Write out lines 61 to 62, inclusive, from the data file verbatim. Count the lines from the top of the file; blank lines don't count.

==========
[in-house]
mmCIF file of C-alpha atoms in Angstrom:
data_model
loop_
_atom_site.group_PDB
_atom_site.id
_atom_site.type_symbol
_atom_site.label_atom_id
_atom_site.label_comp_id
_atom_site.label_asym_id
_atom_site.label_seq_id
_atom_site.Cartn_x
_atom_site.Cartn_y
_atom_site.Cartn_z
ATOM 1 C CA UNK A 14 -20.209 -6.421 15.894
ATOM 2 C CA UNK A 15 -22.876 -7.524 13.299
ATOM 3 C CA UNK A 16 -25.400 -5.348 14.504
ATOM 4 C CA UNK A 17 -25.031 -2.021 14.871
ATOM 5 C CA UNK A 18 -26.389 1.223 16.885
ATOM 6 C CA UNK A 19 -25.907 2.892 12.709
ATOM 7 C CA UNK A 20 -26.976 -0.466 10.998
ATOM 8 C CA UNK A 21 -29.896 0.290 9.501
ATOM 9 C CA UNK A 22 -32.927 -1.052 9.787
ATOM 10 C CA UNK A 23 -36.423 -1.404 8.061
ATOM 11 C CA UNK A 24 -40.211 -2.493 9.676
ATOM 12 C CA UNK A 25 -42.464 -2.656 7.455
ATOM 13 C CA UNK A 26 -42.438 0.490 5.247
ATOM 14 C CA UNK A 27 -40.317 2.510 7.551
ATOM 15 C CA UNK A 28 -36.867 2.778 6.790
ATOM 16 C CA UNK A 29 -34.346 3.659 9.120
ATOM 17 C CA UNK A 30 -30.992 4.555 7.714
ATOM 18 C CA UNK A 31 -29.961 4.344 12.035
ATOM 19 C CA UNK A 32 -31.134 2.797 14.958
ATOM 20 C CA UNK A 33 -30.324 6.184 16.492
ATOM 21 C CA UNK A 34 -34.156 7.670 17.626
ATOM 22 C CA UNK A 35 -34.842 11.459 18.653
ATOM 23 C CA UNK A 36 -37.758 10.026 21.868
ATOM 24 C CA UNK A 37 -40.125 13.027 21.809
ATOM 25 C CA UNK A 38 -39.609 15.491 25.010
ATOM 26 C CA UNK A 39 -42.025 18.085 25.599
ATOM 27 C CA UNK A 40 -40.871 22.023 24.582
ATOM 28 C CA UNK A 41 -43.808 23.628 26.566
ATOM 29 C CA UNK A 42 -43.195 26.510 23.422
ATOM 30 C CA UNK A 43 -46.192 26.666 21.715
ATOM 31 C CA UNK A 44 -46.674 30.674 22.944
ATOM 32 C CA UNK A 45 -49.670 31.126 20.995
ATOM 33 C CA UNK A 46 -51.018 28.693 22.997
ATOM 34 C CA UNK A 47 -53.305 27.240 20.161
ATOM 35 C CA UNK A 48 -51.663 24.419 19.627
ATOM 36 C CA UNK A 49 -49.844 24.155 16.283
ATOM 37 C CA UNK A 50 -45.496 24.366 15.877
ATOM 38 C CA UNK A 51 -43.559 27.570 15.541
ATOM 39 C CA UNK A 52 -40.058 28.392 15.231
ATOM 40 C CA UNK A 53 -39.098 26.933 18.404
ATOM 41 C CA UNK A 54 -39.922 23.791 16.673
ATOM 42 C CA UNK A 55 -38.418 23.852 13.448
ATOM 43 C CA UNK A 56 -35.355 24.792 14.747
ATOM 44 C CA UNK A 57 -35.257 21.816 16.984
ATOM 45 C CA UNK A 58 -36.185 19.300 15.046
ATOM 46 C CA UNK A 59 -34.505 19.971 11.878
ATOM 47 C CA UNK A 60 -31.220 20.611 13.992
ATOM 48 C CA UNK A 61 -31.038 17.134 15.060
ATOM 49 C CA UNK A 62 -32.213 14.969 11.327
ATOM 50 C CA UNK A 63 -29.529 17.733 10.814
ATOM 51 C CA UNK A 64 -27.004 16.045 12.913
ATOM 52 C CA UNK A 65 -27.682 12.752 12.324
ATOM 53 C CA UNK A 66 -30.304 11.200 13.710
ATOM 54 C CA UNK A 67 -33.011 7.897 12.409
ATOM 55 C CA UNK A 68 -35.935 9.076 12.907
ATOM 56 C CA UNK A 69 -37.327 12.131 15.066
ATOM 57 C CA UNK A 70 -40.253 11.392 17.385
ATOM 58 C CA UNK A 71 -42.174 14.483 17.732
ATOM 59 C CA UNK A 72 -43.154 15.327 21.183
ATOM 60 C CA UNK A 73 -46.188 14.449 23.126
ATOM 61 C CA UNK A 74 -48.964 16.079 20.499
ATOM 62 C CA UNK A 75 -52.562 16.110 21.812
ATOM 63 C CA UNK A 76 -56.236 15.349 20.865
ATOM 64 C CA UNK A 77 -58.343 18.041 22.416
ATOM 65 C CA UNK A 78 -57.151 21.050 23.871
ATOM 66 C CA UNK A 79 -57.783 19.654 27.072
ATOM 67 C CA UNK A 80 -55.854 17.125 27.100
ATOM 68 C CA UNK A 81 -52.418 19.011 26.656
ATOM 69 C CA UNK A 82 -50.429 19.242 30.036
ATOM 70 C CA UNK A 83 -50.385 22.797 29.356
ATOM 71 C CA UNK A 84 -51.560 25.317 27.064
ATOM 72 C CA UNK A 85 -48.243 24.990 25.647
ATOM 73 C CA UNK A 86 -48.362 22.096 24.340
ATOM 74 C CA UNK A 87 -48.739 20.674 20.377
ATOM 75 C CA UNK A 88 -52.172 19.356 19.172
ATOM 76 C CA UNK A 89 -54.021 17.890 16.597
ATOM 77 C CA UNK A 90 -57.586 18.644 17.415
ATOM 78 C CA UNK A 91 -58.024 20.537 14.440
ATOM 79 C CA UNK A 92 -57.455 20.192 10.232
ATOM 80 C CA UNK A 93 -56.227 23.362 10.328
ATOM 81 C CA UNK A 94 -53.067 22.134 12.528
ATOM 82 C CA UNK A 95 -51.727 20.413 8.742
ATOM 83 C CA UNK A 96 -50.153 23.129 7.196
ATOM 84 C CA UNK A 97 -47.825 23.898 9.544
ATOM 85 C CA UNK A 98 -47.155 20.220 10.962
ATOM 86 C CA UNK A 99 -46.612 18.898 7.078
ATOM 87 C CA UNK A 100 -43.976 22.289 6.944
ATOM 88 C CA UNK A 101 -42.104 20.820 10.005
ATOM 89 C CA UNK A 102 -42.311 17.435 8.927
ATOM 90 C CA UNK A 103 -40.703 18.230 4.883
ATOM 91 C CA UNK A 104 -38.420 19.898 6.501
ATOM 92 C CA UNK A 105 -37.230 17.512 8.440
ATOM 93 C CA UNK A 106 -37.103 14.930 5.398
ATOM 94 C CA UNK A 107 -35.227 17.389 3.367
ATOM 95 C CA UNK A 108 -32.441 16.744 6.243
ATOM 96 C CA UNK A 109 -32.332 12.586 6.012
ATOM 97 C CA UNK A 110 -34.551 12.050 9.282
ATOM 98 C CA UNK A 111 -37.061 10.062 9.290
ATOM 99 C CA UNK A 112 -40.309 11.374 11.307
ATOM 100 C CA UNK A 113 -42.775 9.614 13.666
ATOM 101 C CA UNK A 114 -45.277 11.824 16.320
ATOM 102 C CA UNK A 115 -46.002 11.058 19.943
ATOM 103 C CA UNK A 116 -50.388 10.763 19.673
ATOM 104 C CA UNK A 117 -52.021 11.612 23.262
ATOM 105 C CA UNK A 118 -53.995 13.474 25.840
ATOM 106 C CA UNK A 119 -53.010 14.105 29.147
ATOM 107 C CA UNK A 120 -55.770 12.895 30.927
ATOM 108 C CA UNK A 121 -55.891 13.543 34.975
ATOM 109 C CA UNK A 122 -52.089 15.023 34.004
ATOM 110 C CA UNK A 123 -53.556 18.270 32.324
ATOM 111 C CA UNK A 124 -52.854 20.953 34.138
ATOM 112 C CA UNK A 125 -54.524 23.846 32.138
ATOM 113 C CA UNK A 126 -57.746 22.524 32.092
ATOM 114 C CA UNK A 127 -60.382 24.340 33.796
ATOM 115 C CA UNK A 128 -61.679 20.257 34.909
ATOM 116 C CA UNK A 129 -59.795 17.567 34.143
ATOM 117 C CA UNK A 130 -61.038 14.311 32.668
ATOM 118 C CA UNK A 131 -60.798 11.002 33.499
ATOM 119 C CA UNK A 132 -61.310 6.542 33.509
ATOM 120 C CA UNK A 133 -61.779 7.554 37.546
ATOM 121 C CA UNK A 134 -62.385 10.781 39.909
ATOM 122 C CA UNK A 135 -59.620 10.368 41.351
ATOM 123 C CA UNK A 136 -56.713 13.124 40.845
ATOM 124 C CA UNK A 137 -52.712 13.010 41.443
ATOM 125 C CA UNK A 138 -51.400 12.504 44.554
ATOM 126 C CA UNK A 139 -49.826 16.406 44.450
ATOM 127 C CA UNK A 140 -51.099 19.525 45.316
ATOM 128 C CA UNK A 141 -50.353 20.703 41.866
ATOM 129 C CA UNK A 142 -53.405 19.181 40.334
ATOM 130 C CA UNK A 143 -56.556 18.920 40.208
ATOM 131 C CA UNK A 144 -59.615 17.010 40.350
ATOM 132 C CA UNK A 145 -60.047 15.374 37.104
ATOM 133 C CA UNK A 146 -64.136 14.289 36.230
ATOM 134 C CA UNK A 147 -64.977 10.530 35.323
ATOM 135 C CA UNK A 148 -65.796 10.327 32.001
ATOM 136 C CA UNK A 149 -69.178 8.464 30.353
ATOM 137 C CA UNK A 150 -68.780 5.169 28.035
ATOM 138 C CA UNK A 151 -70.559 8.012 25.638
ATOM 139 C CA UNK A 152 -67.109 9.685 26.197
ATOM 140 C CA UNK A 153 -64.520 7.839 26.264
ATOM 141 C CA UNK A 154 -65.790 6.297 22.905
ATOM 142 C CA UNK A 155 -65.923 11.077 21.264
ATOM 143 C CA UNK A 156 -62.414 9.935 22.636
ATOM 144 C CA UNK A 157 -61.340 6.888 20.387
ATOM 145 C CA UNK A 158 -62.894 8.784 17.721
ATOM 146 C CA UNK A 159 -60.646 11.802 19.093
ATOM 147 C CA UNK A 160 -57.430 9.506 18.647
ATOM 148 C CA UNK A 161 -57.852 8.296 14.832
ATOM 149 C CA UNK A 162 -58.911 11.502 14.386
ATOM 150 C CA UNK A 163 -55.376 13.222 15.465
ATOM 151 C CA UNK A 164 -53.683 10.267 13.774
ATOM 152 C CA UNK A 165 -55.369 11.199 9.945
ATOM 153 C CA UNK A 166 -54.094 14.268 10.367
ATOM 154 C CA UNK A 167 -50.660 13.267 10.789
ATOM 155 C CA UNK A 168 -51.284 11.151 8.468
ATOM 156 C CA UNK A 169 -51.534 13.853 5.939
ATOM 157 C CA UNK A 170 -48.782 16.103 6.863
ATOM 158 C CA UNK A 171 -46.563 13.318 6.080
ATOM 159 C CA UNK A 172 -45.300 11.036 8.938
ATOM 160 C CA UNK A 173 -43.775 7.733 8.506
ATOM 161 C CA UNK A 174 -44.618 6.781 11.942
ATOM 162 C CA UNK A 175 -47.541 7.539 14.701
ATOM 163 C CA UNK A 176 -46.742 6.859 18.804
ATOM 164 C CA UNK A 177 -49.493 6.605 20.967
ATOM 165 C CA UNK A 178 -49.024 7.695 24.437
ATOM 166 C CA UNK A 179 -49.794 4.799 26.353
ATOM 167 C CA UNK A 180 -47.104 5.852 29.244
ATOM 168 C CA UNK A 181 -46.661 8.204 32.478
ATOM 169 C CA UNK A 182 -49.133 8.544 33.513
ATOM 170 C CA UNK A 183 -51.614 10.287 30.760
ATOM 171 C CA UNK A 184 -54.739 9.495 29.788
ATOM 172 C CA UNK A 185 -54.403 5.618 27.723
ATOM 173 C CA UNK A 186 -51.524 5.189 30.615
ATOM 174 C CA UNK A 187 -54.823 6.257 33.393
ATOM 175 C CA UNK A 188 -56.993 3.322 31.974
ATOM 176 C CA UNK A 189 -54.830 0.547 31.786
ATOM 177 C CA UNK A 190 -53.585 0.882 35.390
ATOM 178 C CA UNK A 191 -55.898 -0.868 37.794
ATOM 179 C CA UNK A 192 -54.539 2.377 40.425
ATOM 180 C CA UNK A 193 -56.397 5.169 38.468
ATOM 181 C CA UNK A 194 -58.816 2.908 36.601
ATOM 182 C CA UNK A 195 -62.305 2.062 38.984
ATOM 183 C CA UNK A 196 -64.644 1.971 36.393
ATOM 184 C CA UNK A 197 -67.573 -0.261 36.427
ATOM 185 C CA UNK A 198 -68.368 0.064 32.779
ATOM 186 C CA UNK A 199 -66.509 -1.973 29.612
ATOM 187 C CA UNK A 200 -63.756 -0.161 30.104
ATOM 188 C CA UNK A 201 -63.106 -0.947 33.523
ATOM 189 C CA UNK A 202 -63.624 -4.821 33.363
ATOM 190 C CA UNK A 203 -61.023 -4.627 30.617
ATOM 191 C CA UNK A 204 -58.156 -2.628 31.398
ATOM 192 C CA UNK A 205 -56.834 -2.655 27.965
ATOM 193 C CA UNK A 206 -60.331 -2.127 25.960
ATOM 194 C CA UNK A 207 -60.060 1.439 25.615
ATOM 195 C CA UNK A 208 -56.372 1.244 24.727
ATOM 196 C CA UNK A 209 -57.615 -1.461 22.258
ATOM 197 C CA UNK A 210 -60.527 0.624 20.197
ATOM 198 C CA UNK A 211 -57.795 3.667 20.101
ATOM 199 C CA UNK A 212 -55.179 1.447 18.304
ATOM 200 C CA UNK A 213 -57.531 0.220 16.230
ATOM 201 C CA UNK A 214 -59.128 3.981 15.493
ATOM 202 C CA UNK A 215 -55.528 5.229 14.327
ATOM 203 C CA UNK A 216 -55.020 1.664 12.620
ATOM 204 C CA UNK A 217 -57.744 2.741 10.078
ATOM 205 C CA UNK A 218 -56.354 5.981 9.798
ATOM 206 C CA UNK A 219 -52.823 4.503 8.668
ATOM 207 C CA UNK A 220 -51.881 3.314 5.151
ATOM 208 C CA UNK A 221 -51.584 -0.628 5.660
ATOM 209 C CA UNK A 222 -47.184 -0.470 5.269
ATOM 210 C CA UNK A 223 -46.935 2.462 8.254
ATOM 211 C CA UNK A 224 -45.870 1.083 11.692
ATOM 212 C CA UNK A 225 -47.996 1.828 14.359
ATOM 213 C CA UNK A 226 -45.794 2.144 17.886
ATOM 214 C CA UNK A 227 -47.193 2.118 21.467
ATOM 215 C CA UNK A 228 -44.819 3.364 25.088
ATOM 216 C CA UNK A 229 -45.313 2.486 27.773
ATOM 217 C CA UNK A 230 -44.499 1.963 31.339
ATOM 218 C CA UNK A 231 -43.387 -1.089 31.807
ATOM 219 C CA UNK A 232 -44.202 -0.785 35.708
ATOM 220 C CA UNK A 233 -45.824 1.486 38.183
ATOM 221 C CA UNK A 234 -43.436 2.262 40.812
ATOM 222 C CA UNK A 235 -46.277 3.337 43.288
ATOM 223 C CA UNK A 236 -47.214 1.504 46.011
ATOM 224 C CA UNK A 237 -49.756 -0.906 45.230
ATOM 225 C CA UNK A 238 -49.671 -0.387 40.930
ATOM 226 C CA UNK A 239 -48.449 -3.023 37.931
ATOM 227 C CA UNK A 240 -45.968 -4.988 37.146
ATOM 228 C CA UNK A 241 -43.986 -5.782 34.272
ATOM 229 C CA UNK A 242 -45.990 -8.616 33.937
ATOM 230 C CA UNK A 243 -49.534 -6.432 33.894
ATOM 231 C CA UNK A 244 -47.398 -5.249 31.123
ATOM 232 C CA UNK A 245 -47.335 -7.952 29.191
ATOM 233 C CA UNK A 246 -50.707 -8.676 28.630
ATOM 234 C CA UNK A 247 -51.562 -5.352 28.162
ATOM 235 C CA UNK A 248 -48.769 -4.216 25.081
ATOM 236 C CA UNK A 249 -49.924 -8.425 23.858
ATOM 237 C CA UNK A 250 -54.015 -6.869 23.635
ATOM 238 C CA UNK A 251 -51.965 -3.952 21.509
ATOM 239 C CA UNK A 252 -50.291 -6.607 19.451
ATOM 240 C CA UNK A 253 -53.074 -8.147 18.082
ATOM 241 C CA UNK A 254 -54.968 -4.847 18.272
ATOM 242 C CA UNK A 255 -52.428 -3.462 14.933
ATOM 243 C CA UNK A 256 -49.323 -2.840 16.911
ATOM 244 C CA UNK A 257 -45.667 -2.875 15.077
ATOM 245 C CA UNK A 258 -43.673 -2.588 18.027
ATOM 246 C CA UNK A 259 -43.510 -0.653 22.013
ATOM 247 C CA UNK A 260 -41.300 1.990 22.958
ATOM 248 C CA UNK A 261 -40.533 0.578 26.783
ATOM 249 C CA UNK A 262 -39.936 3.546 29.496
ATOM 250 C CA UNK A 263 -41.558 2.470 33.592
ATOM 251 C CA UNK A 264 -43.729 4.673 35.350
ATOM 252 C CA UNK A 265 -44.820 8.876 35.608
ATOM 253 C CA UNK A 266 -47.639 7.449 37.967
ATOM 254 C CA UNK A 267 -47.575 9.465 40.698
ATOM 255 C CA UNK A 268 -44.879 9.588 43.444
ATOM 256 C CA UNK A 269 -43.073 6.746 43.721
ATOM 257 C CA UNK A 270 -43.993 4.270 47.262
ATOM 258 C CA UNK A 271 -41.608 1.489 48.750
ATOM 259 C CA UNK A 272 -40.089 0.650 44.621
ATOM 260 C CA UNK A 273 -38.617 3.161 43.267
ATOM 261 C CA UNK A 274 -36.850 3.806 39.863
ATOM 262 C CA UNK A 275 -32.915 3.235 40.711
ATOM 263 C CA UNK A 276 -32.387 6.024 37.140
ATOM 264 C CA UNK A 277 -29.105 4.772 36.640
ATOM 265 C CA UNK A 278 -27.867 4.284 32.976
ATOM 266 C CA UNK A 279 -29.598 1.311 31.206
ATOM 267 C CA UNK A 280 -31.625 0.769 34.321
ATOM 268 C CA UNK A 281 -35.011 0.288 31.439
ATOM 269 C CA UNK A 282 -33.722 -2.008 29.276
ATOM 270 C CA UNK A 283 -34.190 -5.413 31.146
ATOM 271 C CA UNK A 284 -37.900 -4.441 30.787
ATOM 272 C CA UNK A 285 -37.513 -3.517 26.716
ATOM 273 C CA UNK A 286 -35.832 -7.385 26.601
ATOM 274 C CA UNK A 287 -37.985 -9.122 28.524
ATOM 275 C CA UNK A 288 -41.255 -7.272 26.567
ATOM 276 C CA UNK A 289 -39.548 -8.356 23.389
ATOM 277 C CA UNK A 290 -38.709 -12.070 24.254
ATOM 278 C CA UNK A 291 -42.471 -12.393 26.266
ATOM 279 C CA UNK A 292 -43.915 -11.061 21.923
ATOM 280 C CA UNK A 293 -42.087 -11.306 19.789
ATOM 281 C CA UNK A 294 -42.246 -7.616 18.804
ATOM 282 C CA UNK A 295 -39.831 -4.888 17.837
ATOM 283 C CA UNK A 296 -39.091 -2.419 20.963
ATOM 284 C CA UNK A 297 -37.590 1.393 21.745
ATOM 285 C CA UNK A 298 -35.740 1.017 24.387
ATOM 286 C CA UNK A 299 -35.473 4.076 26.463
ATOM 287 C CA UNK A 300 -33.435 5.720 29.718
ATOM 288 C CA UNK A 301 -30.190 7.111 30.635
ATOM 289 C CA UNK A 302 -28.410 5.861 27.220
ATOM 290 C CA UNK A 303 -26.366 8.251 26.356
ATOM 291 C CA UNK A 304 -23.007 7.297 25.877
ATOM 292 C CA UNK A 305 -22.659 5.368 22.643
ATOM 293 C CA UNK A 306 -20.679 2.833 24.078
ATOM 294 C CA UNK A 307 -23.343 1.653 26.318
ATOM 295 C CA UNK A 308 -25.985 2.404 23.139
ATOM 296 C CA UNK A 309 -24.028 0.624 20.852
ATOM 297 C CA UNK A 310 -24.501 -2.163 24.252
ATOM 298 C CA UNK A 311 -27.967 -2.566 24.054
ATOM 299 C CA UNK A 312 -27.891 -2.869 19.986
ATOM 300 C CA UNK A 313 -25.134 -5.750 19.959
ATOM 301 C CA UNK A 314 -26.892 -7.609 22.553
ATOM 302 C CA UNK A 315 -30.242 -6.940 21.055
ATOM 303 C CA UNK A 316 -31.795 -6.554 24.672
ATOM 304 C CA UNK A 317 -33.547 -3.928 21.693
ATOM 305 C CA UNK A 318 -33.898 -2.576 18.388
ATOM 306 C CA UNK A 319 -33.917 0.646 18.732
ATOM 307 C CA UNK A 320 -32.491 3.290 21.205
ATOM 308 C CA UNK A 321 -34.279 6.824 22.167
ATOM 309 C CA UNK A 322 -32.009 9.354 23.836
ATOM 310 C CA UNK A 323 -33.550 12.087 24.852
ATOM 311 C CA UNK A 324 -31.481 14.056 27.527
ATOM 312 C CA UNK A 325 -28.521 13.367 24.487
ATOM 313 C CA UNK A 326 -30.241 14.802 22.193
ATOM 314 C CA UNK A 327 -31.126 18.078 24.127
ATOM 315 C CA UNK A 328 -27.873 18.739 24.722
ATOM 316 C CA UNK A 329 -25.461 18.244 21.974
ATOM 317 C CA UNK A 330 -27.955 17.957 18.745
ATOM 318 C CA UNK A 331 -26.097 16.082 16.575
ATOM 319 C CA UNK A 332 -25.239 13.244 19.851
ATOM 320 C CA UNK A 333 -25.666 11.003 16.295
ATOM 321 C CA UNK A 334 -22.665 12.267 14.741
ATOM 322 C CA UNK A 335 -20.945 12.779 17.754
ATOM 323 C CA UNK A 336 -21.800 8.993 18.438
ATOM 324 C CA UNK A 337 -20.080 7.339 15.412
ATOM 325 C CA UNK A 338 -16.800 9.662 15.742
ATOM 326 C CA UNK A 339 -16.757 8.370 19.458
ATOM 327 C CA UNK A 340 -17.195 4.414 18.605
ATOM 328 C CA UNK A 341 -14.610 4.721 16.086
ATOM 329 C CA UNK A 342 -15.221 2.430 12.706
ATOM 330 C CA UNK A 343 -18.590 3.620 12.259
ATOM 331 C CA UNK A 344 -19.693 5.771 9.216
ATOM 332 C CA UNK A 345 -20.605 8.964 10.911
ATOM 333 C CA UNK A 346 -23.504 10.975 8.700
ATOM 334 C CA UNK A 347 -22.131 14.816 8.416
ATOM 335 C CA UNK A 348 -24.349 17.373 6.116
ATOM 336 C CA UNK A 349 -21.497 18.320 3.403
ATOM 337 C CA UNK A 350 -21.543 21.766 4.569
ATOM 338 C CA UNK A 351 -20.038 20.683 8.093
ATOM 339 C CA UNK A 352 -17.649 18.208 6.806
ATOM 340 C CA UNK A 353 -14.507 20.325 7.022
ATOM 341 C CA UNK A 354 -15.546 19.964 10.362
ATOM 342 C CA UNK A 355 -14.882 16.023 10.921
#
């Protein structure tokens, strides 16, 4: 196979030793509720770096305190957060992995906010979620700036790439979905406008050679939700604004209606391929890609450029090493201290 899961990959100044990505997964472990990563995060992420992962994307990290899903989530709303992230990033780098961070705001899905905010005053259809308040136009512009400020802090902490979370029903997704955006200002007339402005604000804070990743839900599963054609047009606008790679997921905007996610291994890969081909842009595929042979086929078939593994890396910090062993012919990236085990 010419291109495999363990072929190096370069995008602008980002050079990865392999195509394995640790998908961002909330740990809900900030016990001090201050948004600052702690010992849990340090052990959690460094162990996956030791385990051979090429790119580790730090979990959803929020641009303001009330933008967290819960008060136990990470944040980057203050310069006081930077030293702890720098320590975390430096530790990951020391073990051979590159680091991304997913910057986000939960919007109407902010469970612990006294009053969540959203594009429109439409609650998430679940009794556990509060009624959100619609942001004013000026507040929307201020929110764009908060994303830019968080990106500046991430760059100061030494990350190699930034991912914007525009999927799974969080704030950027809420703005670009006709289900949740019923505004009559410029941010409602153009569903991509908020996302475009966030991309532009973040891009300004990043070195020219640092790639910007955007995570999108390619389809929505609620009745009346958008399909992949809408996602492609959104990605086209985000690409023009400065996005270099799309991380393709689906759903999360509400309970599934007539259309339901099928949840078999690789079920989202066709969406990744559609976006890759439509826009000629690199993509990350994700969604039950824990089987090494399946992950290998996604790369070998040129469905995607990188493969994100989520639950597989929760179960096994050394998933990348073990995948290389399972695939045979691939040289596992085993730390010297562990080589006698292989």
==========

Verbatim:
ATOM 47 C CA UNK A 60 -31.220 20.611 13.992
ATOM 48 C CA UNK A 61 -31.038 17.134 15.060